We need your help now

Support from readers like you keeps The Journal open.

You are visiting us because we have something you value. Independent, unbiased news that tells the truth. Advertising revenue goes some way to support our mission, but this year it has not been enough.

If you've seen value in our reporting, please contribute what you can, so we can continue to produce accurate and meaningful journalism. For everyone who needs it.

AP Photo/Paul Sakuma
shaky start

Some of Apple's most prominent fans really don't like Apple Music

And they’re going public with their criticism.

APPLE FANS ARE famously dedicated to the tech company. They camp outside stores for iPhone launches, they fight the good fight in comment sections around the web, and they loyally defend Steve Jobs whenever they can.

But the Apple fan army hasn’t exactly taken to the company’s new music streaming service. Prominent fans have spoken publicly of their frustration with Apple Music, and now Apple employees are expressing their dissatisfaction.

This is extremely unusual for Apple. These are people who normally defend Apple the same way sports fans defend their football teams. Some of the critics are writers close to the company, people that Apple actually listens to.

One of the most surprising pieces of criticism came from veteran Apple writer Jim Dalrymple. He writes The Loop (which is named after Apple’s Cupertino campus), and has been covering the company for 17 years.

Apple likes Dalrymple, and even let him interview executives Eddy Cue and Jimmy Iovine in June. The company only rarely lets its executives do interviews with the media, and even then only under strictly controlled conditions.

Dalrymple published a blog post on July 22 titled “Apple Music is a nightmare and I’m done with it.” It came just weeks after he wrote an initial review of the service which was extremely positive.

But the new article slammed Apple Music. He said that he was deactivating his account, and that “Apple Music is just too much of a hassle to be bothered with … I just don’t care anymore, I just want Apple Music off my devices.”

Apple scrambled to help Dalrymple, and he published an update two days later. He explained that Apple invited him to its campus to try and fix his problems with Apple Music.

He had lost music, he said, and albums were being split up. Apple helped him out, and most of his music returned. The problem wasn’t completely fixed, though, as Dalrymple had lost lots of Ozzy Osbourne tracks.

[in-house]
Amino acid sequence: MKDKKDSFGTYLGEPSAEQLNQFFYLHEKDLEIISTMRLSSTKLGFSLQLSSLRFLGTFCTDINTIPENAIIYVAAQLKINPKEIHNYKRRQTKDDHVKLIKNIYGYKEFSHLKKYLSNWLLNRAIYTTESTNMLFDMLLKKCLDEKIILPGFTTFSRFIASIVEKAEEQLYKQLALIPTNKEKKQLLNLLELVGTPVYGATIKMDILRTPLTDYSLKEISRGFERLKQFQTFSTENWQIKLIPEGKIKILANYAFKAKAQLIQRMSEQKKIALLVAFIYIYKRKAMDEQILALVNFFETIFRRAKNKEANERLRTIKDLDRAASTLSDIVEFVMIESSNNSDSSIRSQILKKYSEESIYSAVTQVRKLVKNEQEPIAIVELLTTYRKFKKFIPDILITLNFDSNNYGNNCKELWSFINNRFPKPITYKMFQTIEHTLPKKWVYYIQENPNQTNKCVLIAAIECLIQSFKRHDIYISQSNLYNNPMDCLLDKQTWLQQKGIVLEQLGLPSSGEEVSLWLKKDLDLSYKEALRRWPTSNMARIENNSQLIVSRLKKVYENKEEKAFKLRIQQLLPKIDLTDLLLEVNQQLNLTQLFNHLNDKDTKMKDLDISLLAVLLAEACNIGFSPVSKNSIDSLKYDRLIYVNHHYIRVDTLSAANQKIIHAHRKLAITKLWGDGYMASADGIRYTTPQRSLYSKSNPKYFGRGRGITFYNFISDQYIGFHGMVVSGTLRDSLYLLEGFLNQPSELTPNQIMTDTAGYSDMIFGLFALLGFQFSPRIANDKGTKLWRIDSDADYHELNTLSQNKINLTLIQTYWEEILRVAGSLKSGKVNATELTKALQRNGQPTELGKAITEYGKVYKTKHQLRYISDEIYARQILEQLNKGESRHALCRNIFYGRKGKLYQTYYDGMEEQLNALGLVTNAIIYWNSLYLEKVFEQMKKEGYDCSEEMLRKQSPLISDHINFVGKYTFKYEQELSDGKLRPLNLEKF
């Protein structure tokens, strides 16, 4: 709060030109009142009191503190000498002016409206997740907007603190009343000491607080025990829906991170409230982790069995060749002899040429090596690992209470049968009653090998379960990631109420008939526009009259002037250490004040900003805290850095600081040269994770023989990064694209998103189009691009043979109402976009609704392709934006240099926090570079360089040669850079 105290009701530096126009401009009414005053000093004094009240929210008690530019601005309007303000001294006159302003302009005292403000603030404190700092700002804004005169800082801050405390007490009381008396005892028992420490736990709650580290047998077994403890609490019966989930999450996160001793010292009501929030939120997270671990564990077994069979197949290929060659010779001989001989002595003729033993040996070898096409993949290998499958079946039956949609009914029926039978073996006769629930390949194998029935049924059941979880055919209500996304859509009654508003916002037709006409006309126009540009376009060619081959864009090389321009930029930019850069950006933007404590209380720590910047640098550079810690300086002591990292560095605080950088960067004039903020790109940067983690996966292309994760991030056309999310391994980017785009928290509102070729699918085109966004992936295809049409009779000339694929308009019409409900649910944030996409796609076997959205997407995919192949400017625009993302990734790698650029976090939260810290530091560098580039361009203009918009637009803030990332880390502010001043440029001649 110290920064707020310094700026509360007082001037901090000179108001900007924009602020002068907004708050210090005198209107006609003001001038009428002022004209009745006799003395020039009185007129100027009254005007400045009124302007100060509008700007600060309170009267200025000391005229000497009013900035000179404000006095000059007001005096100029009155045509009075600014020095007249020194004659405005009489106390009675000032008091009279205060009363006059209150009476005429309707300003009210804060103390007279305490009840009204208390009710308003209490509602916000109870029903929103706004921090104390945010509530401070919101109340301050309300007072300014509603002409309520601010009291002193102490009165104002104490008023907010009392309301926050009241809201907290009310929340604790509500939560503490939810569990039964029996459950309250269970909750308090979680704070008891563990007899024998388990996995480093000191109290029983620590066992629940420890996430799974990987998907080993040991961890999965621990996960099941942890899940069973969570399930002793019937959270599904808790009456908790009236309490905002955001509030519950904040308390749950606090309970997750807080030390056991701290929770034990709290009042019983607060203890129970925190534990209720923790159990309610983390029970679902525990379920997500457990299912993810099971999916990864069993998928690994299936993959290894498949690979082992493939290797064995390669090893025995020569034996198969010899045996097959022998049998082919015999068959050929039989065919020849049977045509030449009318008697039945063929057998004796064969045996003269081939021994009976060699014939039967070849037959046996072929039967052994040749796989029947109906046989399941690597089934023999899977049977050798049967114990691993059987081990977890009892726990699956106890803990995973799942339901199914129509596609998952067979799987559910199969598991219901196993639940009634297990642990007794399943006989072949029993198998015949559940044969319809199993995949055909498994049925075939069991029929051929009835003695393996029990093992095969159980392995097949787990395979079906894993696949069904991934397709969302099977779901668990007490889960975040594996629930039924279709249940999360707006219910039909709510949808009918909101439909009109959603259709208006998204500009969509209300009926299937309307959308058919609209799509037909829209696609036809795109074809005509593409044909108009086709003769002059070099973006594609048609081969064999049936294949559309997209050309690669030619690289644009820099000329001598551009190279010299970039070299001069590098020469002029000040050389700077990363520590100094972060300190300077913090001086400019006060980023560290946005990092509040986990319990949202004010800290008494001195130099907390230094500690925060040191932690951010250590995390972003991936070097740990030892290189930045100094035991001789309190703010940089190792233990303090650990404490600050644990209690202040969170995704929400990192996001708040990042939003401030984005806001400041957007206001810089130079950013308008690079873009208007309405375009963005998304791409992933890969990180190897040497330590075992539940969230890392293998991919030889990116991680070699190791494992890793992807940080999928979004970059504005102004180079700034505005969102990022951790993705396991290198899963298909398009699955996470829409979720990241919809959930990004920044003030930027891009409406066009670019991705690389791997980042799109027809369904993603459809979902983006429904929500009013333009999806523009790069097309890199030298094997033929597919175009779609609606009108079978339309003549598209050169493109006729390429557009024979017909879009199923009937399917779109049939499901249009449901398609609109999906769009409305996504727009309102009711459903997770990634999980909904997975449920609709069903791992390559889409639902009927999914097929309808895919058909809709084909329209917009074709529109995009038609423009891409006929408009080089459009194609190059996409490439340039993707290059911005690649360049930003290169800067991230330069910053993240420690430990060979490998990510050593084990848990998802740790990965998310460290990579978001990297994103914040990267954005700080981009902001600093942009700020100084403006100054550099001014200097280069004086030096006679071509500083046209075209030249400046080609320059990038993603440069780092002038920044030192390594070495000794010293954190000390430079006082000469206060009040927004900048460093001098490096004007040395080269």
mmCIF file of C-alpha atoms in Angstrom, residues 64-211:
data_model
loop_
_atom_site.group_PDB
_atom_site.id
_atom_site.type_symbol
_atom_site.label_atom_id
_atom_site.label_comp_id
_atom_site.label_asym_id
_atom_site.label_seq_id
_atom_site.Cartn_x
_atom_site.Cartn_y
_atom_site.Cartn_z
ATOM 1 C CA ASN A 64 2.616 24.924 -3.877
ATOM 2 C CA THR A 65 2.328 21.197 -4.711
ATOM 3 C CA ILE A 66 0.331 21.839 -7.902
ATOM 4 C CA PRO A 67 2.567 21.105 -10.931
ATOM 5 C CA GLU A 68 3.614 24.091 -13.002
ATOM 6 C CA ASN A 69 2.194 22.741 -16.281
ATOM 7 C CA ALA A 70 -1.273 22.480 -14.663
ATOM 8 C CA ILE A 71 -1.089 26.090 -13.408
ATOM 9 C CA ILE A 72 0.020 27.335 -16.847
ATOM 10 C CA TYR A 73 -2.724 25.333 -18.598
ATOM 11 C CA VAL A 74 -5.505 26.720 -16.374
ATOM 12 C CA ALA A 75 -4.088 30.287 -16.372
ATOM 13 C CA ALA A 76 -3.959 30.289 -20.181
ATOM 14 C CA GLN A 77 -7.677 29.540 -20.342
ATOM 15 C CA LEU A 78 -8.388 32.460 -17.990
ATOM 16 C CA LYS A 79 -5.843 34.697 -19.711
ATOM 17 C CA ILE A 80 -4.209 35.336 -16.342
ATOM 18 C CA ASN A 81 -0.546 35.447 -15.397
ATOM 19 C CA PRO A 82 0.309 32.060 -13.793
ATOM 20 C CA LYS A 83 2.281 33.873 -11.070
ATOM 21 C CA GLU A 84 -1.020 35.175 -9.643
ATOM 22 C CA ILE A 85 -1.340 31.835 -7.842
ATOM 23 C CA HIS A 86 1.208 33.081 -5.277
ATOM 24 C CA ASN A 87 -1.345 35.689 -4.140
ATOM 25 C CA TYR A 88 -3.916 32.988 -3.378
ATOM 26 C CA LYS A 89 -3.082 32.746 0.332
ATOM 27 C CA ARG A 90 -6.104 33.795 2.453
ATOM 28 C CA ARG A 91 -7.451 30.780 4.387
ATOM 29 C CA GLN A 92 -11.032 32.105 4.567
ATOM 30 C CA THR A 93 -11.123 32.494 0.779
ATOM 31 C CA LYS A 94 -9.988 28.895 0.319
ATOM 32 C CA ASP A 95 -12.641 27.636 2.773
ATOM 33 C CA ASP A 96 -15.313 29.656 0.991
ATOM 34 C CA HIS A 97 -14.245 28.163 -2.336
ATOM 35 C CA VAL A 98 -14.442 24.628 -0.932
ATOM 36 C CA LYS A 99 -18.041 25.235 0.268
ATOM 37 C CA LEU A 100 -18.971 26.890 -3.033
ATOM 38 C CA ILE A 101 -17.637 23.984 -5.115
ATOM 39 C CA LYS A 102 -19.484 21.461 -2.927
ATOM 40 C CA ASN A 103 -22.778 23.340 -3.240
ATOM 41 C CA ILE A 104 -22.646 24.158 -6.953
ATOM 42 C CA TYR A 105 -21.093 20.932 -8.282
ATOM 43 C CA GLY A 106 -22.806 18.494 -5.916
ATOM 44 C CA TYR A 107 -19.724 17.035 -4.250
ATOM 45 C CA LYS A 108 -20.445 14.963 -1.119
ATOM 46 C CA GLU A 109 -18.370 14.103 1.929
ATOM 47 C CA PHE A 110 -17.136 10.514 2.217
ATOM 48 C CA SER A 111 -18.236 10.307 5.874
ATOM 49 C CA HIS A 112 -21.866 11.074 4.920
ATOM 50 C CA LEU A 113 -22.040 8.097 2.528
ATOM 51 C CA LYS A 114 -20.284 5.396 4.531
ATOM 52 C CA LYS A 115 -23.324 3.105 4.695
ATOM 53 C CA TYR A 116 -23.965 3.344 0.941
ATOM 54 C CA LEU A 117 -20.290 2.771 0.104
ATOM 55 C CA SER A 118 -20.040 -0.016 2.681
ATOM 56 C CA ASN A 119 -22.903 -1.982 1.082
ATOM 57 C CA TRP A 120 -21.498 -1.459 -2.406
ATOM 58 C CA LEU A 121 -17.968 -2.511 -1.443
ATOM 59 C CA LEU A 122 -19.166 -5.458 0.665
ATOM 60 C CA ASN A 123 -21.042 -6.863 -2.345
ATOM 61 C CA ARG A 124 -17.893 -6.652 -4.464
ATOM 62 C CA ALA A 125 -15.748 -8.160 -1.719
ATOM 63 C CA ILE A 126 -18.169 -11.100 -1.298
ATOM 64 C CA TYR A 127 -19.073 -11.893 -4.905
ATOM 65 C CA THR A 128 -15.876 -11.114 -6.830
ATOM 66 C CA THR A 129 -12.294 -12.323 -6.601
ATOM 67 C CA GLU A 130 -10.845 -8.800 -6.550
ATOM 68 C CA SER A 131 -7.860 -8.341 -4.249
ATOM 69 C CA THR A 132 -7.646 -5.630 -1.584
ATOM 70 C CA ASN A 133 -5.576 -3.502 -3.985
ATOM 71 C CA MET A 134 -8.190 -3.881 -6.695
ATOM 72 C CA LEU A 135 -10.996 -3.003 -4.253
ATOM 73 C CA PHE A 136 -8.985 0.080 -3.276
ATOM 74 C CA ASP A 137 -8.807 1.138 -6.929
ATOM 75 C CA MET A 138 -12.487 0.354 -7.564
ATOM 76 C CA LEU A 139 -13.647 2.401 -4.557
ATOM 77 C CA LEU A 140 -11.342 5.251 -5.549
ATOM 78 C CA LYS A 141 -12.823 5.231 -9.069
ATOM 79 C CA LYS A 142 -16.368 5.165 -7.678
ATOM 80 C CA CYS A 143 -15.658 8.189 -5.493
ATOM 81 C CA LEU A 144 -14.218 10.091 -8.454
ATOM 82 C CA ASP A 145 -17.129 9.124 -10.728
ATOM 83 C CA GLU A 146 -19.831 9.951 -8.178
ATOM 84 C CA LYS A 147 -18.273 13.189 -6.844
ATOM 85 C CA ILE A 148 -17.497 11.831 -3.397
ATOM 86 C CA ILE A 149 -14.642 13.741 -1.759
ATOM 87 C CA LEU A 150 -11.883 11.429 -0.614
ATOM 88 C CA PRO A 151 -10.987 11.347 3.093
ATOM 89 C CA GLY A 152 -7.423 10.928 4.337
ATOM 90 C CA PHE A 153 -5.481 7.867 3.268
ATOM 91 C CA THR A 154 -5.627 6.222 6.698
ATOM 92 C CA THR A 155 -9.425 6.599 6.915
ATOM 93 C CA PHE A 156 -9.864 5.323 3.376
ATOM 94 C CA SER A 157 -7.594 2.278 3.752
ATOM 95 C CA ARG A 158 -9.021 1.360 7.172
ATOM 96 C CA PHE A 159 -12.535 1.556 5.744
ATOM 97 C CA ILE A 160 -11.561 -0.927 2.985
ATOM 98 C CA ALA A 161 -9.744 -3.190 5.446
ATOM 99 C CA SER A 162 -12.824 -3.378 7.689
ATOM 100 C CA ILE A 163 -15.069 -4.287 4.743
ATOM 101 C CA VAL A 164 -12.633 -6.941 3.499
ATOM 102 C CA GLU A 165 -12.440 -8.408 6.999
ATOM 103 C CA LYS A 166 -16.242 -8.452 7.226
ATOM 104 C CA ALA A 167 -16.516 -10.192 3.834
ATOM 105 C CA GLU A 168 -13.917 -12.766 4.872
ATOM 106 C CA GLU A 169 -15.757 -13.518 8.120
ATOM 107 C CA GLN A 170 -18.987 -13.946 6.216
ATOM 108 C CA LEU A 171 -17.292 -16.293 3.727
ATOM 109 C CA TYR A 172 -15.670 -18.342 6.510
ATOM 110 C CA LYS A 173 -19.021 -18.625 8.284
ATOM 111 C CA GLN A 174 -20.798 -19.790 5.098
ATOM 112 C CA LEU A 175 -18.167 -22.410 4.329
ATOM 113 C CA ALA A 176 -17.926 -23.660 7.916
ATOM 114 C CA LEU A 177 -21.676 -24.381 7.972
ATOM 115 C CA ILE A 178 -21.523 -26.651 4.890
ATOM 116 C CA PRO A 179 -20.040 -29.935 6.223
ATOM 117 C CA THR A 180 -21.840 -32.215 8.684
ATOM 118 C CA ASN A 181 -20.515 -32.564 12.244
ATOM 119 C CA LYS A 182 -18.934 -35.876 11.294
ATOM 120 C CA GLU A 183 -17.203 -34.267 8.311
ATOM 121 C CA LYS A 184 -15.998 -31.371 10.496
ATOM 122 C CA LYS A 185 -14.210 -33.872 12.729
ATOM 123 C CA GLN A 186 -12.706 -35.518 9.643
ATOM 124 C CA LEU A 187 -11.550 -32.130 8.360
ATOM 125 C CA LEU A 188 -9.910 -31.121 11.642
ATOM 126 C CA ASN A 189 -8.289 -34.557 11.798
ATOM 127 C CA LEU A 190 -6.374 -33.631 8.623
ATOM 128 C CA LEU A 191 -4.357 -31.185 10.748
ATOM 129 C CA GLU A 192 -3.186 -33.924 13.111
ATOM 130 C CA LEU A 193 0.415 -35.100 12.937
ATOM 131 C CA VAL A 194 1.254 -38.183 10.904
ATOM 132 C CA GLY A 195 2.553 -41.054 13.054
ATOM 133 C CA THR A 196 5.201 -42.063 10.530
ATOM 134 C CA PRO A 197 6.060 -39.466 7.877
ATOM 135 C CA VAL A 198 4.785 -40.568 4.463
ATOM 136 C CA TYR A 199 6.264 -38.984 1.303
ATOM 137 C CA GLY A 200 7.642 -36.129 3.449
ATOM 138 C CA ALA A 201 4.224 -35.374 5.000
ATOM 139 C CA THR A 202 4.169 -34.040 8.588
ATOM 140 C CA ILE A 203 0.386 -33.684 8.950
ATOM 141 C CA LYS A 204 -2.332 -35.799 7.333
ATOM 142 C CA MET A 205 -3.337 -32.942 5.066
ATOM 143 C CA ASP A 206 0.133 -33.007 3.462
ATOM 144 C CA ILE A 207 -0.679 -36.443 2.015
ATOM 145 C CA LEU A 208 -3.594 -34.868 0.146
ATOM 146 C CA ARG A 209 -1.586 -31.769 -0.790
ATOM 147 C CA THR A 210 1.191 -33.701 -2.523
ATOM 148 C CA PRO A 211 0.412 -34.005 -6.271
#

It’s not just one Apple blogger

Other prominent Apple writers, developers and analysts have spoken about their problems with Apple Music. Software developer and Instapaper founder Marco Arment, who often writes about Apple products, wrote a blog post slamming iTunes following the Apple Music redesign.

The iTunes software is a “toxic hellstew of unreliability,” he wrote. The best thing to do, he said, is to keep your iTunes library out of Apple Music. That’s exactly the opposite of what Apple is trying to encourage people to do.

Another voice speaking out against Apple Music is former Apple employee Matt Drance. He sent a series of tweets pointing out problems with the service:

Other writers criticising Apple Music include Ben Thompson and Jason Snell. They’re both dedicated Apple writers, so what they say matters to Apple fans.

Journalists haven’t fallen in love with Apple Music

Technology journalists are outspoken and critical of technology. It’s their job, after all. But the reviews for Apple Music weren’t as glowing as, say, coverage of Spotify can be. And a lot of the tweets sent by journalists about Apple Music have the same theme: I’m meant to like this, I’m trying to like this, but I don’t like this.

Some Apple employees aren’t fans

We wrote earlier this month about the reaction to Beats 1, Apple’s new online-only radio station, from inside Apple. One employee who works in Apple’s music department wasn’t a fan of Beats 1, and turned it off after just two songs.

Now, another Apple employee is sharing criticism of Apple Music. Mark Miller, an Apple employee who lives in Cupertino and is followed by many senior Apple staff members, has been retweeting complaints about Apple Music:

screen shot 2015-07-31 at 10.22.54 Businessinsider Businessinsider

screen shot 2015-07-31 at 10.23.07 Businessinsider Businessinsider

Miller hasn’t actually tweeted himself about Apple Music, but the fact that he’s sharing negative reactions to it is significant. Apple employees are famously tight-lipped, and they very rarely say anything bad about the company. Miller, however, isn’t afraid to tweet openly about his frustration with Apple software.

Of course, a less than glowing reaction by bloggers doesn’t mean that Apple Music has failed. The real test is the number of subscribers it brings in, and whether they stick around after the three-month free trial has ended.

Negative reactions from the Apple faithful isn’t going to help Apple at all, however, and it’s a sign that the streaming service isn’t going down as well as Apple hoped.

- James Cook

Read: Facebook’s solar-powered laser drone masterplan is starting to take shape >

Read: Google Glass is quietly making a comeback but not in the way you’d expect >

Published with permission from
Business Insider
Your Voice
Readers Comments
    Submit a report
    Please help us understand how this comment violates our community guidelines.
    Thank you for the feedback
    Your feedback has been sent to our team for review.